It is not clear, however, if access of the dye to the vasculature and the central canal is the sole mechanism for dye distribution within the cord. Cellular labeling was always more extensive following subdural application compared with intravascular or central canal injections. This may have occurred because more dye could be injected subdurally than into either the anterior spinal artery or the central canal. Alternatively, some of the dye may enter the cord by diffusion from the ventral surface, although it is difficult to see how this mechanism could produce labeling in the dorsal part of the cord several hundred microns from the ventral surface. It is also possible that some dye is driven electrophoretically into the extracellular space by the electroporation pulses.
Electroporation-induced depression of neuronal activity
To assess the effects of electroporation on neural function, we monitored mono- and polysynaptic dorsal root-evoked responses in motoneurons and the capacity of the cord to generate locomotor-like rhythmic behavior. These experiments were generally done without dye injections or the low calcium/high magnesium solutions we used during electroporation of the dyes. While it is likely that the low calcium/high magnesium solution offered some tissue protection during electroporation, we could not use it because it would have depressed neural function during the period we were monitoring its recovery.
Following electroporation, we observed recovery of polysynaptic reflex and rhythmic activity as long as the electroporation voltage was between 5 and 25 V, with a recovery time course strictly dependent on the applied voltage. While the polysynaptic dorsal root reflexes recovered to control values within 20–40 min (Fig. 5B), the monosynaptic dorsal root reflexes regained only 50–60% of their control level by 2 h after the electroporation. The reasons for this incomplete recovery are unknown, but we note that it did not compromise the ability of the cord to produce complex locomotor-like rhythmic behavior. One possibility is that the cut dorsal roots might have been damaged by their proximity to the electroporation electrodes. Typically, the electroporation electrodes were positioned <1 mm from the cord edges. As a result, the cut dorsal roots sometimes touched the electrodes during electroporation, possibly sustaining some damage. The fact that the polysynaptic dorsal-root-evoked responses did recover completely may reflect network homeostatic behavior that has been identified in the developing chick spinal cord (Chub and O'Donovan 1998).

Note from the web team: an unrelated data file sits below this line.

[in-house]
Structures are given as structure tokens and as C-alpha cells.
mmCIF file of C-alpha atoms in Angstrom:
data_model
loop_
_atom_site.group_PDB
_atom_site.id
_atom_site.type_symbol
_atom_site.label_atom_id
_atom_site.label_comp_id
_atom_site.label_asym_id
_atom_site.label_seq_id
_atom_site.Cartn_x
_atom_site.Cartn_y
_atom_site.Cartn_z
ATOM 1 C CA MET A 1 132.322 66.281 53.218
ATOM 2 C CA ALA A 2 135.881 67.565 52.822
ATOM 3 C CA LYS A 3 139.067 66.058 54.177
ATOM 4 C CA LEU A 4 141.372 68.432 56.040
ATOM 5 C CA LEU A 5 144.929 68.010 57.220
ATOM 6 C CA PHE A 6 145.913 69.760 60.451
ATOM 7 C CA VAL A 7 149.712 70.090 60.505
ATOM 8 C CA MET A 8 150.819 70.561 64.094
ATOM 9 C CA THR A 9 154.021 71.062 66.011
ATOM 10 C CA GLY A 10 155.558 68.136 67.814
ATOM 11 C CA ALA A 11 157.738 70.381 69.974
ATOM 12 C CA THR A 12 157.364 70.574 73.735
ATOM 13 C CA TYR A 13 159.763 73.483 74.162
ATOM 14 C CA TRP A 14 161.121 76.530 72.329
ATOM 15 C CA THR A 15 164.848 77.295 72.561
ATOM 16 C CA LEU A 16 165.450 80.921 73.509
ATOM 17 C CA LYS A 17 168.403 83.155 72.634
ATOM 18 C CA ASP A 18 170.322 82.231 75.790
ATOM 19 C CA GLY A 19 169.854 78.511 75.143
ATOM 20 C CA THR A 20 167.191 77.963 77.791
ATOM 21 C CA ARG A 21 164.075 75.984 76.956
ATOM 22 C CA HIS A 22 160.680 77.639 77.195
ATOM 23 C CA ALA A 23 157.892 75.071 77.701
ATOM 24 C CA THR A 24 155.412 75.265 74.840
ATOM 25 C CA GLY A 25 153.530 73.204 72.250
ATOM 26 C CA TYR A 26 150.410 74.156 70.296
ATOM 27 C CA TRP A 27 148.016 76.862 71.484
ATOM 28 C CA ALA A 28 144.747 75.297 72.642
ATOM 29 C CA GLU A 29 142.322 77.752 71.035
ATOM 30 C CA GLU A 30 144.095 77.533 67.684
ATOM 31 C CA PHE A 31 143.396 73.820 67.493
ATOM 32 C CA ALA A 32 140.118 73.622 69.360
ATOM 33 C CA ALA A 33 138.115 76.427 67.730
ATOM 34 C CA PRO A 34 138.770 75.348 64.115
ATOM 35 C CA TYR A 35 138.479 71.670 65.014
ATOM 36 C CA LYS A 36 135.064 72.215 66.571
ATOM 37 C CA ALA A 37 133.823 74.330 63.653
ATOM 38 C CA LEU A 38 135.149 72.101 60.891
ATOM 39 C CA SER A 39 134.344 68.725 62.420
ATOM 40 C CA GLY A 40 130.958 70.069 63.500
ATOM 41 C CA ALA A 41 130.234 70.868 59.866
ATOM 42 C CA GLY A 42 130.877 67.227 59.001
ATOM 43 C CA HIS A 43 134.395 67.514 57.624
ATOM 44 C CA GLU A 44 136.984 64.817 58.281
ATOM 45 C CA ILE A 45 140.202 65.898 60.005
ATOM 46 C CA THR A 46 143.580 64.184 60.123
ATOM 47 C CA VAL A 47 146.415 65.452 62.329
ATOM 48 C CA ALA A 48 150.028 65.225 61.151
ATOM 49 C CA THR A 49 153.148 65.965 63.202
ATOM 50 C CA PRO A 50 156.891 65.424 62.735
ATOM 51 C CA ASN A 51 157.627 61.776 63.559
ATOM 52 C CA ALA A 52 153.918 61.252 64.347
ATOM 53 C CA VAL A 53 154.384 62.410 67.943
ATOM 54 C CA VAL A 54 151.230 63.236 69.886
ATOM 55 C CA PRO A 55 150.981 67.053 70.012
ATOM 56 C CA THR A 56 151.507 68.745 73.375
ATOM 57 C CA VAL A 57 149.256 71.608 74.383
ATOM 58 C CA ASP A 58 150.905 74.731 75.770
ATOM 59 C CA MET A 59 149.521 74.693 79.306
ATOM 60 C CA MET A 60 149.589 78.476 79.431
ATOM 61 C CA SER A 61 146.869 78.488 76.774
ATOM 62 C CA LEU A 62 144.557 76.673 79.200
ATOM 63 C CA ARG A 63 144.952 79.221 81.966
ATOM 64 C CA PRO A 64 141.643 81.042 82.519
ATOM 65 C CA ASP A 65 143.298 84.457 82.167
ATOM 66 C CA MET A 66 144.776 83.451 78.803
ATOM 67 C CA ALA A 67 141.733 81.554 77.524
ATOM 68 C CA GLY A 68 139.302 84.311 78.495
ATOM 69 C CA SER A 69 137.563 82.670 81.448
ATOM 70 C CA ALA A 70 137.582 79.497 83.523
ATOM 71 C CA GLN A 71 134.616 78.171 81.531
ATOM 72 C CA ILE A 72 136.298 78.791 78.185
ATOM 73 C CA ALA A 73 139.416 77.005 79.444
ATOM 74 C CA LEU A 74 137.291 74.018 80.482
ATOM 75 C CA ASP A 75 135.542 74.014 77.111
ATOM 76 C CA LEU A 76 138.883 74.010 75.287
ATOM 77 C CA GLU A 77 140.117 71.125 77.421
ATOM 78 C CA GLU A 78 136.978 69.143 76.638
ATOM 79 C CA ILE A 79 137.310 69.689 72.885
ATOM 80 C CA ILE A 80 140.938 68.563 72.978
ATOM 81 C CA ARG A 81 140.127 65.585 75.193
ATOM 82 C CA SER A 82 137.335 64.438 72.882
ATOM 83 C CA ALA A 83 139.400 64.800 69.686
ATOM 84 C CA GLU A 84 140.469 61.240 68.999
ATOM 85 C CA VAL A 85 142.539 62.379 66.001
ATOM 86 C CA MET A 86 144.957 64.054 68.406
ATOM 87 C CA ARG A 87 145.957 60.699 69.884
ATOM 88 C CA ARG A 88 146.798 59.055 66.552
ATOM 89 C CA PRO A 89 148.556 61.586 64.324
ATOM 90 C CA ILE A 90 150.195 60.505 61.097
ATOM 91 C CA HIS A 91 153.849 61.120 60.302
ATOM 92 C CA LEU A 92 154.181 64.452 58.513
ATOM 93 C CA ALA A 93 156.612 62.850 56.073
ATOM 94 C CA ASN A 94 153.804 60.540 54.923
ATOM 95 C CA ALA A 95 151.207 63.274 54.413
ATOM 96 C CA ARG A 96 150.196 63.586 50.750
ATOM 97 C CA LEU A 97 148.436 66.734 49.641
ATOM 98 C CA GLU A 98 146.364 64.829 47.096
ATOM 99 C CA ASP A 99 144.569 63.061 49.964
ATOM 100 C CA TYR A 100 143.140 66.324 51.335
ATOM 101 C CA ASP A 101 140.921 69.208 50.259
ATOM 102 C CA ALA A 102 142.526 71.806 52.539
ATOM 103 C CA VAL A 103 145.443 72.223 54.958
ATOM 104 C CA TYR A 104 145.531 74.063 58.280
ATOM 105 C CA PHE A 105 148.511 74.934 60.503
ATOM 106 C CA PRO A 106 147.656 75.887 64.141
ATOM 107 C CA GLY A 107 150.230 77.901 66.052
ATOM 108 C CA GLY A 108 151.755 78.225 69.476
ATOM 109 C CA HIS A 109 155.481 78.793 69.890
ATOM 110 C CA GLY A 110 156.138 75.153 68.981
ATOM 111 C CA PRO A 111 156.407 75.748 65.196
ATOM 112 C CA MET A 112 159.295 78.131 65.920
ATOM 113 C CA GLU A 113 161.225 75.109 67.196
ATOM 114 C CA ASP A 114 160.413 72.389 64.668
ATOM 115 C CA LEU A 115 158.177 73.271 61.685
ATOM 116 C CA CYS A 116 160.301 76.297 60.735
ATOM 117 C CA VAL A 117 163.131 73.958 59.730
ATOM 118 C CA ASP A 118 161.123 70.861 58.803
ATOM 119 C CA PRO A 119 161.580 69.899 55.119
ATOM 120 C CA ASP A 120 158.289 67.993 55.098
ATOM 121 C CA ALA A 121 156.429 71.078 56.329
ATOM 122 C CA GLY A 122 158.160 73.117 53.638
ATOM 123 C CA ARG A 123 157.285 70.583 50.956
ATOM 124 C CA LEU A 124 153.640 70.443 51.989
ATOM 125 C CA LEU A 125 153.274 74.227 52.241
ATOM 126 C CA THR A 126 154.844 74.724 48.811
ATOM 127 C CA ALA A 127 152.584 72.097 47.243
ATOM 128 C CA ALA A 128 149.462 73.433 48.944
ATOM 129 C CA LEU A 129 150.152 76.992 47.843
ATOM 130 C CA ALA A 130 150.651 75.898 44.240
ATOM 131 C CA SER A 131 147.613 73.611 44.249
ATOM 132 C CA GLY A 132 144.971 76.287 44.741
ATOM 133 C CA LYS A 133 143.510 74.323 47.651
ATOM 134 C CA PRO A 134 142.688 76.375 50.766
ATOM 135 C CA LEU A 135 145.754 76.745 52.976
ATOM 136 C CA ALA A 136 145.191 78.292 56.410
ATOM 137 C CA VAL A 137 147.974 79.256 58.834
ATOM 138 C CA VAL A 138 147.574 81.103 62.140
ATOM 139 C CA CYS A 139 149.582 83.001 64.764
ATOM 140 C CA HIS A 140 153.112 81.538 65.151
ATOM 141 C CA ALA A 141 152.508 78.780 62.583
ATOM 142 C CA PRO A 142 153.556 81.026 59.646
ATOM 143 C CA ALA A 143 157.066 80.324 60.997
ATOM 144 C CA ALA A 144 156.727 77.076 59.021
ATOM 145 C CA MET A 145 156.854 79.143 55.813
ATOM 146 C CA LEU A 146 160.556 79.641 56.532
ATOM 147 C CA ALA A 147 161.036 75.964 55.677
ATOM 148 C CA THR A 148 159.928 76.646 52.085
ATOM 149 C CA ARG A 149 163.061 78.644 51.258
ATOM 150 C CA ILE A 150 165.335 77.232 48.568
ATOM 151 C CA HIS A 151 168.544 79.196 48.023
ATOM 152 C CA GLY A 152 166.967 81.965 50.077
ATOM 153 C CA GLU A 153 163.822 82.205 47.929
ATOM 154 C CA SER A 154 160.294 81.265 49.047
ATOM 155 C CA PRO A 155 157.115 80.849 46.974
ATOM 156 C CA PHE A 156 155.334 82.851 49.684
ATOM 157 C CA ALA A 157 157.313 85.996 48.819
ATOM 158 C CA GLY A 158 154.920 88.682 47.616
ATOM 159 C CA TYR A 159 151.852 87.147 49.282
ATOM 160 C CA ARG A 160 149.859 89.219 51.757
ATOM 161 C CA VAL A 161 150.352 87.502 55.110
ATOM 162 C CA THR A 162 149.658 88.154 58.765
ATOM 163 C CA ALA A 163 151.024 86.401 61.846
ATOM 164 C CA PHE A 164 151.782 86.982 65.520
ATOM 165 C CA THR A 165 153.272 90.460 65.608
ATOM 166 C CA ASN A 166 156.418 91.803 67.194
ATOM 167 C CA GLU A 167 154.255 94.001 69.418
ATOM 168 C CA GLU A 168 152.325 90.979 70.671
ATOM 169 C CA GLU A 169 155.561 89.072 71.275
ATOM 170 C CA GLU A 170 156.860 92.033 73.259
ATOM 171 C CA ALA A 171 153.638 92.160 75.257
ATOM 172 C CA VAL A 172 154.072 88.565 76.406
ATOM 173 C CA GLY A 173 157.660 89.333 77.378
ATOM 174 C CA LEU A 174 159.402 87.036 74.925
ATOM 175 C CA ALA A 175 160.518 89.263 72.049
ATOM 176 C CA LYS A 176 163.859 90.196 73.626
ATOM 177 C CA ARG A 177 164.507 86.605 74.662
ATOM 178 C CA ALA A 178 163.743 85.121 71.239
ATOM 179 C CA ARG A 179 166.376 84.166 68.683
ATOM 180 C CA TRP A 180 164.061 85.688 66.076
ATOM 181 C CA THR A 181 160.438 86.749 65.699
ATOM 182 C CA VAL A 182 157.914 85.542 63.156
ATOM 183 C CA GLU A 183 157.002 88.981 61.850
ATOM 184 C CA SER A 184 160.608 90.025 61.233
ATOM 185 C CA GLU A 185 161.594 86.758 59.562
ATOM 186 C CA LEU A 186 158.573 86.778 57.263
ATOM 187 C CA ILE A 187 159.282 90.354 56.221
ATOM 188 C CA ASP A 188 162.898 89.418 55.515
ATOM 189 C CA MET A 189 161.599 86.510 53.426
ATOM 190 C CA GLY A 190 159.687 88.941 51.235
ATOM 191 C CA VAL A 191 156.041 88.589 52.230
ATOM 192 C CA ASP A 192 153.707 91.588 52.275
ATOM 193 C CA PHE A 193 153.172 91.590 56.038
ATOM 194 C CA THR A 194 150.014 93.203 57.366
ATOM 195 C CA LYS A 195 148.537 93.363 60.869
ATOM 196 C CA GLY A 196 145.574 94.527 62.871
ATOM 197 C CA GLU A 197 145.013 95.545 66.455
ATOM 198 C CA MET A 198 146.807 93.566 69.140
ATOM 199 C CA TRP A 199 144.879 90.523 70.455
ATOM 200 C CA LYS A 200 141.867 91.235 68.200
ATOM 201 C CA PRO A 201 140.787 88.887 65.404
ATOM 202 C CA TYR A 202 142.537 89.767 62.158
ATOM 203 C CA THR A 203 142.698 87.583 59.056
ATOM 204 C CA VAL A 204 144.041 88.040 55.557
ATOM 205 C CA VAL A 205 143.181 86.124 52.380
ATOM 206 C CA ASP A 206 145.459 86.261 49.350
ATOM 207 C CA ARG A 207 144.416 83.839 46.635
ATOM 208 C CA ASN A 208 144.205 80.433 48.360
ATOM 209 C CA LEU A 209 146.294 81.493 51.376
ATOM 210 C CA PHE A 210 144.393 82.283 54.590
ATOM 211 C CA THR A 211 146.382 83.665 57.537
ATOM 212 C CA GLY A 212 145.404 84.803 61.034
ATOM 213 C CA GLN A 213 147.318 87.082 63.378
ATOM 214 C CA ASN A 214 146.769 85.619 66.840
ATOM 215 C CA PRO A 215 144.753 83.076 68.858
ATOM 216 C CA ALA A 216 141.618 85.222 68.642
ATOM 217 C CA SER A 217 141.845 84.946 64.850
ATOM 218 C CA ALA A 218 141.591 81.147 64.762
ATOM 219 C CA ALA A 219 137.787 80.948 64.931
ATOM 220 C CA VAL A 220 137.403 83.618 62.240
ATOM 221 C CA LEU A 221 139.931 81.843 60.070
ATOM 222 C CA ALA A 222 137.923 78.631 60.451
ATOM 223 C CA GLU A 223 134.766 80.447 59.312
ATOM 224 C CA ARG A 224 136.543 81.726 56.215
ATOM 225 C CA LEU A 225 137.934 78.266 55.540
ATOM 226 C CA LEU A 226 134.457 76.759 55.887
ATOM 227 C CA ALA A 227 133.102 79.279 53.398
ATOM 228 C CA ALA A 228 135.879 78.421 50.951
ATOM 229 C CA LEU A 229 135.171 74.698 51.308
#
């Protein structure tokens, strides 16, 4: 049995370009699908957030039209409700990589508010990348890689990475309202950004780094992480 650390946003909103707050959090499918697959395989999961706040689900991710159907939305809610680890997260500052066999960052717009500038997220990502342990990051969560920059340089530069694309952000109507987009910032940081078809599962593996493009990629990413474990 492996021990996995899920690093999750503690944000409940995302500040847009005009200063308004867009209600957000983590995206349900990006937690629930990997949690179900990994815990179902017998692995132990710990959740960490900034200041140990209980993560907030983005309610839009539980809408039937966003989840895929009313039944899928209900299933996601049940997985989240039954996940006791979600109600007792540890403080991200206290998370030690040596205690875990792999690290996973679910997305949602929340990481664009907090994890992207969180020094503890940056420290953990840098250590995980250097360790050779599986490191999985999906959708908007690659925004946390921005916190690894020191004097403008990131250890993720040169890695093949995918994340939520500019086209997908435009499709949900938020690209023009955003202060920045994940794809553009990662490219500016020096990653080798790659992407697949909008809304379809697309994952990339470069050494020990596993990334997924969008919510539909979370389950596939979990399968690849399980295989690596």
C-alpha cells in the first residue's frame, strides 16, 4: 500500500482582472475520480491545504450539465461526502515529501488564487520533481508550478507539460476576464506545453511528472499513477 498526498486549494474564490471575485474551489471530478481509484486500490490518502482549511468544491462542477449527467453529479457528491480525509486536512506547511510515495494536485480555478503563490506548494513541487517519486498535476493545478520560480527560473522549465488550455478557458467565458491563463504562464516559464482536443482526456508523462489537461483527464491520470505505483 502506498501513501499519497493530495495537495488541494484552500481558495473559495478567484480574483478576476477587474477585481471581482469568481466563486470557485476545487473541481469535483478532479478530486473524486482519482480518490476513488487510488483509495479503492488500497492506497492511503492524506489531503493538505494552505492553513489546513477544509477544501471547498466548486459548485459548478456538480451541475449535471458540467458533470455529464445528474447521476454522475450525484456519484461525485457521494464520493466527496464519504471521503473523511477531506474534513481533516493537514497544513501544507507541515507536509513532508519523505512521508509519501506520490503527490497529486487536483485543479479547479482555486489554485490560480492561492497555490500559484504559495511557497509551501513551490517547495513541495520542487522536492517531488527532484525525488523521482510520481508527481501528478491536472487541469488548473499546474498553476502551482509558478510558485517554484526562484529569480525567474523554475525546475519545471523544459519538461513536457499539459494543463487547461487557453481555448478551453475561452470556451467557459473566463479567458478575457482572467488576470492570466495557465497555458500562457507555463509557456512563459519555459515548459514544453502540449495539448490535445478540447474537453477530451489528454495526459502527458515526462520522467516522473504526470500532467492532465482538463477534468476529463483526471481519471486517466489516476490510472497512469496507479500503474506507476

The source of the electroporation-induced depression of function is unknown, but presumably it involves the exchange of the intracellular and extracellular solutions during the electroporation process (Weaver 1993). However, the fact that recovery could occur after the electroporation-induced depression indicates that cellular homeostatic mechanisms can restore cellular function under our experimental conditions.
Finally, we observed a potentiation of the monosynaptic reflex in L1, remote from the electroporated area that might be explained by a decreased presynaptic inhibition exerted in L1 by electroporated caudal primary afferents.
Optical signals from electroporated cells
One concern with the technique, which we have been able to disprove, is that the electroporated cells would be incapable of producing optical signals. This could occur if they were irreversibly damaged by the electroporation or alternatively because the dye might become compartmentalized within the cell. Although we did observe some evidence of compartmentalization in the sectioned material (e.g., Fig. 1C), electroporated cells were capable of generating optical signals during antidromic, reflex, and locomotor behaviors. In addition, we showed that these various sources of stimulation induce different and recognizable patterns of activation among the labeled population of cells.